“Too often we think the only categories are affirmation or alienation,” Southern Baptist Convention president J.D. Greear said.
What pronoun should a Christian use when interacting with a Transgendered person? Southern Baptist Convention president J.D. Greear suggests that a generosity of spirit should trump truth telling. In other words, use the preferred pronoun. Greear, pastor of the Summit Church, gave the advice in the latest (Nov. 18, 2019) edition of his Ask Me Anything podcast. (Source)
When presented the question for this week, Greear commented on how some questions are posed to cause trouble.
“Behind every question is a questioner,” Greear said. “When I hear a question like this, one of the first thing I want to do is filter. Is this somebody that is antagonistic? Are they trying to pick a fight? Is this like the Pharisees with Jesus?”
Greear points out that often the question is asked from the opposite side, from someone who is themselves transgender and trying to make sense of the issue. Or, the question can come from someone “trying to love” someone transgender and figure out the best way to show someone love and respect.
“Like with homosexuality, too often we think the only categories are affirmation or alienation,” Greear said.
Greear said that behind every issue of homosexuality and transgender “is a question of unanswered prayer.”
Guiding Greear’s thinking on this topic is a desire for the church to be a safe place for sinners.
“The church ought to be for people who struggle with sins of any kind because we teach this is the human condition and Jesus died for sinners,” Greear said.
Greear covered what determines gender. Greear claims genetics and examines the reasons for advancing this view. He bases this on the Bible, “He created them male and female,” and said God declared someone’s gender based upon their DNA.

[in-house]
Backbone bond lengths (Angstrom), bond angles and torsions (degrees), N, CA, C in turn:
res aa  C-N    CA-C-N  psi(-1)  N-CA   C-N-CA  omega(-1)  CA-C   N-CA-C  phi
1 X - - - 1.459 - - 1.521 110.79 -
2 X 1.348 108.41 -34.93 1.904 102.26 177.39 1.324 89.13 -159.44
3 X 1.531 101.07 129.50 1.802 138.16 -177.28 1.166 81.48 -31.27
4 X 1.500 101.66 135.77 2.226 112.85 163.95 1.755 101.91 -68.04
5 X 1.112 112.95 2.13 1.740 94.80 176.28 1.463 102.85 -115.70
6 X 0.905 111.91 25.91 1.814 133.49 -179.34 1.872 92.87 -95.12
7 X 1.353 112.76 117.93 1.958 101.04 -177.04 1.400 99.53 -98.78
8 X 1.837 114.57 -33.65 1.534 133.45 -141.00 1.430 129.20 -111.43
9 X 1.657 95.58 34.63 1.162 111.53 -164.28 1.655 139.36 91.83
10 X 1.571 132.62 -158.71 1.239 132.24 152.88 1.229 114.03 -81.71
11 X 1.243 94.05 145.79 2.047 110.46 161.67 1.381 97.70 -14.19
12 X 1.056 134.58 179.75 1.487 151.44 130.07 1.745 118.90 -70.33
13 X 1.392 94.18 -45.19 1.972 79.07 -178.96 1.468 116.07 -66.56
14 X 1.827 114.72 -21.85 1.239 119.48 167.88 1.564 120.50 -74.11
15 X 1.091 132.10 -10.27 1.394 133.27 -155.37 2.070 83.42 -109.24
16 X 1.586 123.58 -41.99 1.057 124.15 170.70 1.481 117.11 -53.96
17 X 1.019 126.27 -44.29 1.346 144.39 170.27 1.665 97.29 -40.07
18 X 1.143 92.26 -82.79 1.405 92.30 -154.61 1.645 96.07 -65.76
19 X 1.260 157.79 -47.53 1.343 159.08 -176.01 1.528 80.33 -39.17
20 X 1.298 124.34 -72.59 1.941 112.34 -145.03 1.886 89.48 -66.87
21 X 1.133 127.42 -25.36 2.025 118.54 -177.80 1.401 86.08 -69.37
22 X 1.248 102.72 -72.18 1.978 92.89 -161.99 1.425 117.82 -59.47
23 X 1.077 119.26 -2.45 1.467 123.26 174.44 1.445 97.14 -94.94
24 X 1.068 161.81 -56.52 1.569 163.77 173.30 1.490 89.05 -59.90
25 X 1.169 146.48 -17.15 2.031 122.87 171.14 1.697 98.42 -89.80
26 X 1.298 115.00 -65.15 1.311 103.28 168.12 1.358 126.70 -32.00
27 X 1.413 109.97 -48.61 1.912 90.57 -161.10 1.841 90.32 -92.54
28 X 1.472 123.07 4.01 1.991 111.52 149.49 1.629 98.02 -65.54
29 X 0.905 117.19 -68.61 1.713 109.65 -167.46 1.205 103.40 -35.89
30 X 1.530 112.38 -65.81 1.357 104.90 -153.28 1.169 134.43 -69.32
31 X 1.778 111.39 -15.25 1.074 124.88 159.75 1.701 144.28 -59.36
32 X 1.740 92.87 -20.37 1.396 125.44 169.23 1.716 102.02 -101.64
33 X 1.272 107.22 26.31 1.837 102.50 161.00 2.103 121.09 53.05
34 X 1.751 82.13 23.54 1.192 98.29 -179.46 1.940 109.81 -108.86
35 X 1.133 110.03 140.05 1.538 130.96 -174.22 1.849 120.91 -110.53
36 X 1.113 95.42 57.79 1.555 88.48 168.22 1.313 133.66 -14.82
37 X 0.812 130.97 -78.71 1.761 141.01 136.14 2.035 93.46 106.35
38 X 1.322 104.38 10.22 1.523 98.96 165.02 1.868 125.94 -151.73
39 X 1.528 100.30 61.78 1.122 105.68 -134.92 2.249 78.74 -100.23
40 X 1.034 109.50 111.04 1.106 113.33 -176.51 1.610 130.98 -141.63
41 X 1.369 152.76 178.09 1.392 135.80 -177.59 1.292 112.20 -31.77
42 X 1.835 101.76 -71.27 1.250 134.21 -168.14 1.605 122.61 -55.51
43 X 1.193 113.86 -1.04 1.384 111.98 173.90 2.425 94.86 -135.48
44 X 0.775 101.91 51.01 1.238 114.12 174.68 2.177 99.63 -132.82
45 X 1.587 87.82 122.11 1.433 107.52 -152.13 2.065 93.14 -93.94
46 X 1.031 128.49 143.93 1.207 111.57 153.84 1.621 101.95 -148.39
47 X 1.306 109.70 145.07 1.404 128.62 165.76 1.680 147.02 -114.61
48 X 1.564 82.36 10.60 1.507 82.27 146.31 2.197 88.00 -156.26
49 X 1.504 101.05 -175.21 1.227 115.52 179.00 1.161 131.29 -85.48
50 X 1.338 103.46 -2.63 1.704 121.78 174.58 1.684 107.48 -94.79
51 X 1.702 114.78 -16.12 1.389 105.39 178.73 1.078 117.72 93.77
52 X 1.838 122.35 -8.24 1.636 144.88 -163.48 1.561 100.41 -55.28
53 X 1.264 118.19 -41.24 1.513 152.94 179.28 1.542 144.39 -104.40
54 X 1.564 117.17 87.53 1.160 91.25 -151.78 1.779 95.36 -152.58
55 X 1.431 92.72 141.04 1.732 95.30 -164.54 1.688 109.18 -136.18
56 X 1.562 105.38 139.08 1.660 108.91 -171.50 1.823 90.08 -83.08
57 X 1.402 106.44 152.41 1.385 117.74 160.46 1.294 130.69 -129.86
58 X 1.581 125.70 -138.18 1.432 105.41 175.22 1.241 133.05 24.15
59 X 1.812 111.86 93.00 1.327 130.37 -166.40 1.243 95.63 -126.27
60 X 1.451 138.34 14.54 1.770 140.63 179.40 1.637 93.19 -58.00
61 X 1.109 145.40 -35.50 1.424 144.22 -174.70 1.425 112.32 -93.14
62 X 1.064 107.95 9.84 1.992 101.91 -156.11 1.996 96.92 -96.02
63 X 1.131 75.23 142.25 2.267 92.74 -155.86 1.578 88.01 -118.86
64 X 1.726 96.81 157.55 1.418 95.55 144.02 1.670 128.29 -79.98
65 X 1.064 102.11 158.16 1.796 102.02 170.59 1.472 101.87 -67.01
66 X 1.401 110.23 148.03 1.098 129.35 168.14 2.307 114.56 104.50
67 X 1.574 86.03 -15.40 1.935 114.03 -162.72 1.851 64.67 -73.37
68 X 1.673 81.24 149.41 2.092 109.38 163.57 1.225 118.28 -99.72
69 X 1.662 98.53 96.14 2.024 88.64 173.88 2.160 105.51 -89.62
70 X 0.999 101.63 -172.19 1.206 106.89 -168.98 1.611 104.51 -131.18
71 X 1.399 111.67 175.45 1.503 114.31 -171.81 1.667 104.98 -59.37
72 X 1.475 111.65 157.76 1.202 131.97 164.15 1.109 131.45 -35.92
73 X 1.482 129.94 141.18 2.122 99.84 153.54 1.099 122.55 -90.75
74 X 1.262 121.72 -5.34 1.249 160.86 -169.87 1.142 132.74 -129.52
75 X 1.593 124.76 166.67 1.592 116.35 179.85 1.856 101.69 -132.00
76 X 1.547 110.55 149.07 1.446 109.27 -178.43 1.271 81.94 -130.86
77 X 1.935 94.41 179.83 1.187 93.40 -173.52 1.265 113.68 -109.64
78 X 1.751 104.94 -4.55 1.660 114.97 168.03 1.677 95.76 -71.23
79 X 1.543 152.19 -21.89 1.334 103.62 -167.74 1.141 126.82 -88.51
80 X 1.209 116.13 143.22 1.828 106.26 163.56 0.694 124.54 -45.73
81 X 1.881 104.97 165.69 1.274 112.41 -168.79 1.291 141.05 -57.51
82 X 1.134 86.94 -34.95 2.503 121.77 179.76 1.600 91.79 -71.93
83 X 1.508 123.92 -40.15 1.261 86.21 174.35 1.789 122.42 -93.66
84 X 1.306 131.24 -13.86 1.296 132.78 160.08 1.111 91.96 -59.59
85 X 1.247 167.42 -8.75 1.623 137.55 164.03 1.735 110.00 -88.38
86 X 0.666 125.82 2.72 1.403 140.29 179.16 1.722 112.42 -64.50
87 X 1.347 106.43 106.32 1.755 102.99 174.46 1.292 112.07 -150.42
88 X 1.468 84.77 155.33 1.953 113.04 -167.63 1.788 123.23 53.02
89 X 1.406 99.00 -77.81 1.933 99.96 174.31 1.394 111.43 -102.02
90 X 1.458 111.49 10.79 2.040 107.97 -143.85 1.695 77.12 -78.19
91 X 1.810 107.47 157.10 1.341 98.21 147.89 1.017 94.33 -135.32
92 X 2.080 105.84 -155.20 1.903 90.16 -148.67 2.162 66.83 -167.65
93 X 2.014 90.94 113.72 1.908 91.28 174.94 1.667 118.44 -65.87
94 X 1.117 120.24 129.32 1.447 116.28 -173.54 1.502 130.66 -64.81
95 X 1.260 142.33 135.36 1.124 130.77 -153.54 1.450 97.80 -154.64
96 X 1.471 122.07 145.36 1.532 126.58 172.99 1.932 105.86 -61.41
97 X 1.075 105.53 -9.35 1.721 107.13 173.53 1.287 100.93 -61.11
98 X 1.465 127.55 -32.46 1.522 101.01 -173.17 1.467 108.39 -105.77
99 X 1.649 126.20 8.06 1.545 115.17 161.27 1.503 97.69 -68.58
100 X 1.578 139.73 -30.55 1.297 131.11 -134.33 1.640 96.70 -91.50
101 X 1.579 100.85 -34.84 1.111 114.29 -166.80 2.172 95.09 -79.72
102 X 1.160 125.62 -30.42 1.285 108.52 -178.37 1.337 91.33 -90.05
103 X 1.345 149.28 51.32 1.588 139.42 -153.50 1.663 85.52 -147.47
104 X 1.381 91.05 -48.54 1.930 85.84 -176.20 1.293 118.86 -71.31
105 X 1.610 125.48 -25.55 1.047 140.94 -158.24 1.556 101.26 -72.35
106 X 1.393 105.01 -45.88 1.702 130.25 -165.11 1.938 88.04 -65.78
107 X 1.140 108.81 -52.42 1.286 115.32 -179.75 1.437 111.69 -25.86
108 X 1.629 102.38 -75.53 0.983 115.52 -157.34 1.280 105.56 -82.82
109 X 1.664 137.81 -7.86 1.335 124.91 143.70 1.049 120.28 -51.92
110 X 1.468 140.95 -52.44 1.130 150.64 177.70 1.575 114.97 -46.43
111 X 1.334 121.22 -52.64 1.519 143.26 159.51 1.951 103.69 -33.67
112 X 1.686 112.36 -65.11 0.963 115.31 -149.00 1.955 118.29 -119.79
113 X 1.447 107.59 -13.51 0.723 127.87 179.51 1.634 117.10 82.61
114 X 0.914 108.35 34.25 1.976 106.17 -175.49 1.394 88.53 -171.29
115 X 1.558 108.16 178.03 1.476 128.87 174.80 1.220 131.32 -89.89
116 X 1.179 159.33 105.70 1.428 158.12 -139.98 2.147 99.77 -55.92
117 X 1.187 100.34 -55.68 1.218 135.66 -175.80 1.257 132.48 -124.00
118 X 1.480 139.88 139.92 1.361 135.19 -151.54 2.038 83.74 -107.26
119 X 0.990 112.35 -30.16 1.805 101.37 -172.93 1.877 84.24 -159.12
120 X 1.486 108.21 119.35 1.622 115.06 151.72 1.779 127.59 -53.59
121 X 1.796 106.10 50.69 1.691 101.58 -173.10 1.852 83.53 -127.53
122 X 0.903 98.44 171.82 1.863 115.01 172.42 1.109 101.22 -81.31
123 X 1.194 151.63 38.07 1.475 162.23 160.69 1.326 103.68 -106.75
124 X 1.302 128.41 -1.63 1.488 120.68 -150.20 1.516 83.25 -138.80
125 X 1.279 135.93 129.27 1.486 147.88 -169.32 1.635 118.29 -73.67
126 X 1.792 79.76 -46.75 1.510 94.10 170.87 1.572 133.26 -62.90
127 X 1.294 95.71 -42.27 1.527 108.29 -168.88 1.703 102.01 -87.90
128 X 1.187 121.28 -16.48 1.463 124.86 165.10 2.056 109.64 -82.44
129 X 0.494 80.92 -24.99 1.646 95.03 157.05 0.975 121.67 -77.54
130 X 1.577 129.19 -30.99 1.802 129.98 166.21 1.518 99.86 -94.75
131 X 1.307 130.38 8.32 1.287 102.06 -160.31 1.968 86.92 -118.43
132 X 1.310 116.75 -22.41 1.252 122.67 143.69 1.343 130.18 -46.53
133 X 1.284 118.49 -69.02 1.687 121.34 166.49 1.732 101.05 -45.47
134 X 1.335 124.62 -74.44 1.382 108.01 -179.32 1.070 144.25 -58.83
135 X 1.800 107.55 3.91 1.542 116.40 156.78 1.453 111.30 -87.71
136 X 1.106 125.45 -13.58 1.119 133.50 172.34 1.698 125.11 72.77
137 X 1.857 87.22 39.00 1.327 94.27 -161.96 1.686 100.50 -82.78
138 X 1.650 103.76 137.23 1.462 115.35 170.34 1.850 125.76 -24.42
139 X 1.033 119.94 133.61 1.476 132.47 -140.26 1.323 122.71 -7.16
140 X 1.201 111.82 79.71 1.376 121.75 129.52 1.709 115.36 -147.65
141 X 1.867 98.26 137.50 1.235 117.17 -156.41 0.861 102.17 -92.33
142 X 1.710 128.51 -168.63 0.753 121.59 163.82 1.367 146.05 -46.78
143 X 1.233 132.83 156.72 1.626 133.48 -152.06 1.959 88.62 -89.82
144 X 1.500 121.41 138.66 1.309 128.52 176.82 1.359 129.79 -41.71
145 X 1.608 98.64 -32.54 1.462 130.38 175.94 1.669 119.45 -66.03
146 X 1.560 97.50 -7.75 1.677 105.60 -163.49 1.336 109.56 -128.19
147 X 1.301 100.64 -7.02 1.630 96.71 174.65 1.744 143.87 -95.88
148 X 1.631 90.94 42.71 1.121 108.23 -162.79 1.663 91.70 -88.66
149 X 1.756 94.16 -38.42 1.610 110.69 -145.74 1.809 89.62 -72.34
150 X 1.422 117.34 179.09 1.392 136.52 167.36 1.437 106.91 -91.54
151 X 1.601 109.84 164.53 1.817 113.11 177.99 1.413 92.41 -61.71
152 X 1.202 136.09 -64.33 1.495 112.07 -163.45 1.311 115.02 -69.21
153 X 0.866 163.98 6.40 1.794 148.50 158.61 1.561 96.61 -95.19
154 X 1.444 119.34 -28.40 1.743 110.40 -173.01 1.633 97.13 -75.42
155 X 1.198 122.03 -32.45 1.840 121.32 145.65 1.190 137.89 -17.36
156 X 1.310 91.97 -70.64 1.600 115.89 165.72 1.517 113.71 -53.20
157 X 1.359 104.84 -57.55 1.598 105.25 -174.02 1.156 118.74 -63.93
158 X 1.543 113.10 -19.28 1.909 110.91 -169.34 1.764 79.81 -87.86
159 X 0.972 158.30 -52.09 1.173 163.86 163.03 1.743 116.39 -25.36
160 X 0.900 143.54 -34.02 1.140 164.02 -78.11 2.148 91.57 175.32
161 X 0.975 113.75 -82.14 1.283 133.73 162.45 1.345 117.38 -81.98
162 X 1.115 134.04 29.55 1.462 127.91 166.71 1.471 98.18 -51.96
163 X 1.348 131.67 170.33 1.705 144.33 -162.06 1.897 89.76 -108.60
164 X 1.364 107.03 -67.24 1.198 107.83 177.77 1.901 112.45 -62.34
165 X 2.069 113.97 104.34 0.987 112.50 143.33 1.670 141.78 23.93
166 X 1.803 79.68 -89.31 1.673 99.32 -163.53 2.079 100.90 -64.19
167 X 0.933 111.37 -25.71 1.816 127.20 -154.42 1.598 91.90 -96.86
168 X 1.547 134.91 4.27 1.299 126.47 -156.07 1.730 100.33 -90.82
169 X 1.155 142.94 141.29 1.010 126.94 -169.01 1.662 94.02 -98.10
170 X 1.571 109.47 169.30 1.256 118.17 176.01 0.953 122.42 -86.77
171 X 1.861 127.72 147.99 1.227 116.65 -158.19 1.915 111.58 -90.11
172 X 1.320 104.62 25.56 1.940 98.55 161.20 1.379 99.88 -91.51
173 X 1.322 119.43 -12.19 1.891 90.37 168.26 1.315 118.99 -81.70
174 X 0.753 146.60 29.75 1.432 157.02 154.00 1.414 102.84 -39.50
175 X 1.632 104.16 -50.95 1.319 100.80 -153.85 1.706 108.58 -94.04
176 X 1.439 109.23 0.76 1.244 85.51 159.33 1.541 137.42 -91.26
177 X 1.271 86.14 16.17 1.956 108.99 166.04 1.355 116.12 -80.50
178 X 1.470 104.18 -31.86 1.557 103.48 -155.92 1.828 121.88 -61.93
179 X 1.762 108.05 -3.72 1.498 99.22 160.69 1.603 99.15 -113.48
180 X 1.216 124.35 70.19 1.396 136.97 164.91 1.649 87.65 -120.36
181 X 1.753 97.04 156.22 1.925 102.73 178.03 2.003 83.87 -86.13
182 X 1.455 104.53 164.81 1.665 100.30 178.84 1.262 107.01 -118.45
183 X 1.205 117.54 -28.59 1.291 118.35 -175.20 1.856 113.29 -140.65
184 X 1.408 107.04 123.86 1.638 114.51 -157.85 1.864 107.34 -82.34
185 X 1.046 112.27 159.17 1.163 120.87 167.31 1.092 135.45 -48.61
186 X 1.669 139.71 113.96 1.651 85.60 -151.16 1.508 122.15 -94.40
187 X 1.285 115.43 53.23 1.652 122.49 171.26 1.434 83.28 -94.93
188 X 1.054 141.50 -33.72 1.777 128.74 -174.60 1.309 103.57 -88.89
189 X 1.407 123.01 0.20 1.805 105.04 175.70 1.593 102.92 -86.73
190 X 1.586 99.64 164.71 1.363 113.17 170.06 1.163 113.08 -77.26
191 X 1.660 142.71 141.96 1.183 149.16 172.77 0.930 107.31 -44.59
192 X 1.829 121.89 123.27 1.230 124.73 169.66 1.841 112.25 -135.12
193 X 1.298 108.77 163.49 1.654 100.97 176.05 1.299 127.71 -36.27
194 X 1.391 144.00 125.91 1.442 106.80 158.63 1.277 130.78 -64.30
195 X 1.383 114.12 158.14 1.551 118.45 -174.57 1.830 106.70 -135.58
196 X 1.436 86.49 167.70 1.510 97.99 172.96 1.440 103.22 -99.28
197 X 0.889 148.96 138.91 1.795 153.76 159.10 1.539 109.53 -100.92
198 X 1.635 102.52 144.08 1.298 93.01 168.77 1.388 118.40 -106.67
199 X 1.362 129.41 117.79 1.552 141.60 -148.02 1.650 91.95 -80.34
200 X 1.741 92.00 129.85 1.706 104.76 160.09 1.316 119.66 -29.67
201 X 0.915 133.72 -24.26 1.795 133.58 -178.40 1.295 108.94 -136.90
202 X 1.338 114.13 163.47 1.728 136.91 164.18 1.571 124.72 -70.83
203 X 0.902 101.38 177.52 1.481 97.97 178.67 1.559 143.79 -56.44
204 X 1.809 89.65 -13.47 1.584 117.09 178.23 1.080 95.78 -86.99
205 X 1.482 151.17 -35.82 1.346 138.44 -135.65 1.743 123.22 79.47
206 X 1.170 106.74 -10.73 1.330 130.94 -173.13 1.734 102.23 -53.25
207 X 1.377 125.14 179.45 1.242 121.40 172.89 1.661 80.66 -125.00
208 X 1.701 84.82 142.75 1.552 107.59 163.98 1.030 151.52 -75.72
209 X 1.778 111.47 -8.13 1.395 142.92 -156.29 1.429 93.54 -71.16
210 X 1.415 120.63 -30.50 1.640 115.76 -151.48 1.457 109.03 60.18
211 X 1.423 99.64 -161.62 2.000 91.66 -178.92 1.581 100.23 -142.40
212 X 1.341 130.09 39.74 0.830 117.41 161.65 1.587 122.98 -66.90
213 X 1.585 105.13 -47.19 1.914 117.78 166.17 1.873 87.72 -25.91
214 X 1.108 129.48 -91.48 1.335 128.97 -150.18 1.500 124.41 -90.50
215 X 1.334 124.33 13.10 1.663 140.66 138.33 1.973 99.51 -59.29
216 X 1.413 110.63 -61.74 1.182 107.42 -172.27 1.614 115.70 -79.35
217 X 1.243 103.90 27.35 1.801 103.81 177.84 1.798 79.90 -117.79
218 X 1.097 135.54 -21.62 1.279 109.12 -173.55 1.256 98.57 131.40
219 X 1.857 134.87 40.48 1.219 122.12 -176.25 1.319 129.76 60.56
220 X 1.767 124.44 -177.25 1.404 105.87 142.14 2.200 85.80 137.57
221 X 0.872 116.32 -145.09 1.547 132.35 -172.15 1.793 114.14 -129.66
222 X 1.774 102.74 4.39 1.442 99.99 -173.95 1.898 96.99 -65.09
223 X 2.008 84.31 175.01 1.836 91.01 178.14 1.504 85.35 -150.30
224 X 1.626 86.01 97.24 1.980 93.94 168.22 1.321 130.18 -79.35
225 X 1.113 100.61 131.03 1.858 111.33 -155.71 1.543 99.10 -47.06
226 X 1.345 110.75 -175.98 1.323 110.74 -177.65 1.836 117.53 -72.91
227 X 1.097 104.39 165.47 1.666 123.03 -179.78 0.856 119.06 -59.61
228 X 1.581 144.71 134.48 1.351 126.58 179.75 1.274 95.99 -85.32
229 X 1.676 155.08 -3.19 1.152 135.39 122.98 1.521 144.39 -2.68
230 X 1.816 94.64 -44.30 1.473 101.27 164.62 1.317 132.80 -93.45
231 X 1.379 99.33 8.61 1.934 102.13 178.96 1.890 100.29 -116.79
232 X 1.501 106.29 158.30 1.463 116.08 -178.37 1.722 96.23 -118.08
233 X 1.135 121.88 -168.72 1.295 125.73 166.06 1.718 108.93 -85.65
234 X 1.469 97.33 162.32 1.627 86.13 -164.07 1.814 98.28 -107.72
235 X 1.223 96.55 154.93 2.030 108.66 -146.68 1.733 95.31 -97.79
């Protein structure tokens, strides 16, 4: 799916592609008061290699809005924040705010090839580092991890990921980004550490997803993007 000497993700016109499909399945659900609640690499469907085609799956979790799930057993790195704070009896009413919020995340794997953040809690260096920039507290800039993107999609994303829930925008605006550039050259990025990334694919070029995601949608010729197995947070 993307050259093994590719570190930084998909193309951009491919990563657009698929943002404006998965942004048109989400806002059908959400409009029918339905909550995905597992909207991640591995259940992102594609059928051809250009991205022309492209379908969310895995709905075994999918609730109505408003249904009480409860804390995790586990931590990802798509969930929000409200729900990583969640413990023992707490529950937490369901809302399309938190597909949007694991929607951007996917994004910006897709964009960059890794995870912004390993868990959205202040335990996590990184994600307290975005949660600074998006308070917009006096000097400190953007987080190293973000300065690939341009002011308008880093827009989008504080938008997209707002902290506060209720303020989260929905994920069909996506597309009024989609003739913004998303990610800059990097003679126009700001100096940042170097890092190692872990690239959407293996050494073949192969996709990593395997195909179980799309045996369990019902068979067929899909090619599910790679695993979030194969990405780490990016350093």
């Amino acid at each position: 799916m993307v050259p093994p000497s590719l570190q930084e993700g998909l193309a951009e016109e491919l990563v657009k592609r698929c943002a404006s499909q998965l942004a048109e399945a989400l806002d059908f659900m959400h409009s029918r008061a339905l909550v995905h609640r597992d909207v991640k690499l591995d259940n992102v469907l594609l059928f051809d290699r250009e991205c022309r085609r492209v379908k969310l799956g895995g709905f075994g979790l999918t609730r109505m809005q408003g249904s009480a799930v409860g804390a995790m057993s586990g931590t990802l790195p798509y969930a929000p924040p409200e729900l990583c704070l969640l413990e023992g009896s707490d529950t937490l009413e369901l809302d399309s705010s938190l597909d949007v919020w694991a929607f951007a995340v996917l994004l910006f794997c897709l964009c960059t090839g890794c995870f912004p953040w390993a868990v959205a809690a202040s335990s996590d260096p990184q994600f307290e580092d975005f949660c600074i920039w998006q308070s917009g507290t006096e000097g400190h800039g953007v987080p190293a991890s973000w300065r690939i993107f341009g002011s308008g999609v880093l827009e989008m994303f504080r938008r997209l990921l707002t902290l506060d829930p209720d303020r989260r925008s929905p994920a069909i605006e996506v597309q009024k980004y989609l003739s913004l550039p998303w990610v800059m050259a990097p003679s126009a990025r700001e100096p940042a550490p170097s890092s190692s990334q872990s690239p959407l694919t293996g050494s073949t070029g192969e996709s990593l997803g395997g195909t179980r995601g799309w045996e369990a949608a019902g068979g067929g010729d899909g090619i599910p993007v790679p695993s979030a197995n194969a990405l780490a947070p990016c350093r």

“Our gender identity comes not from looking in, but from what our Heavenly Father declares over us,” Greear said.
As for the pronoun question, Greear “leans” heavily on Andrew Walker’s book that calls for charity.
“Some people on one side are going to say, ‘Hey, we’ve got to tell the truth and the truth is this person is male or female,’ and there are others who say, ‘Well, look as a courtesy you should refer to a transgender person by their preferred pronoun,” Greear said.
These are the two typical approaches, according to Greear: “Is it generosity of spirit or telling the truth?”
A “generosity of spirit” approach is what Greear prefers. “Personally, I lean a little bit toward generosity of spirit and that is where Andrew Walker is.
“If a transgender person came into our church, came into my life, I think my disposition would be to refer to them by their preferred pronoun,” Greear said. “When we want to talk about gender, I will be clear to them about the truth. The question is that the battlefront you want to choose.”
Greear citing Walker and Preston Sprinkle pointed to the Bible for evidence of a generosity of spirit being the best way to handle these types of situations. He cited the example of referring to different gods in the Old Testament.
So, what do you think? Is it generosity of spirit to tell the truth or use the preferred pronoun? Is Greear’s approach loving?
One Twitter user responded with an interesting question: “I wonder if that “generosity of spirit” would apply to someone who’s a white supremacist?” Good question.
I wonder if that "generosity of spirit" would apply to someone who's a white supremacist?
— Larry Farlow (@LarryFarlow) November 20, 2019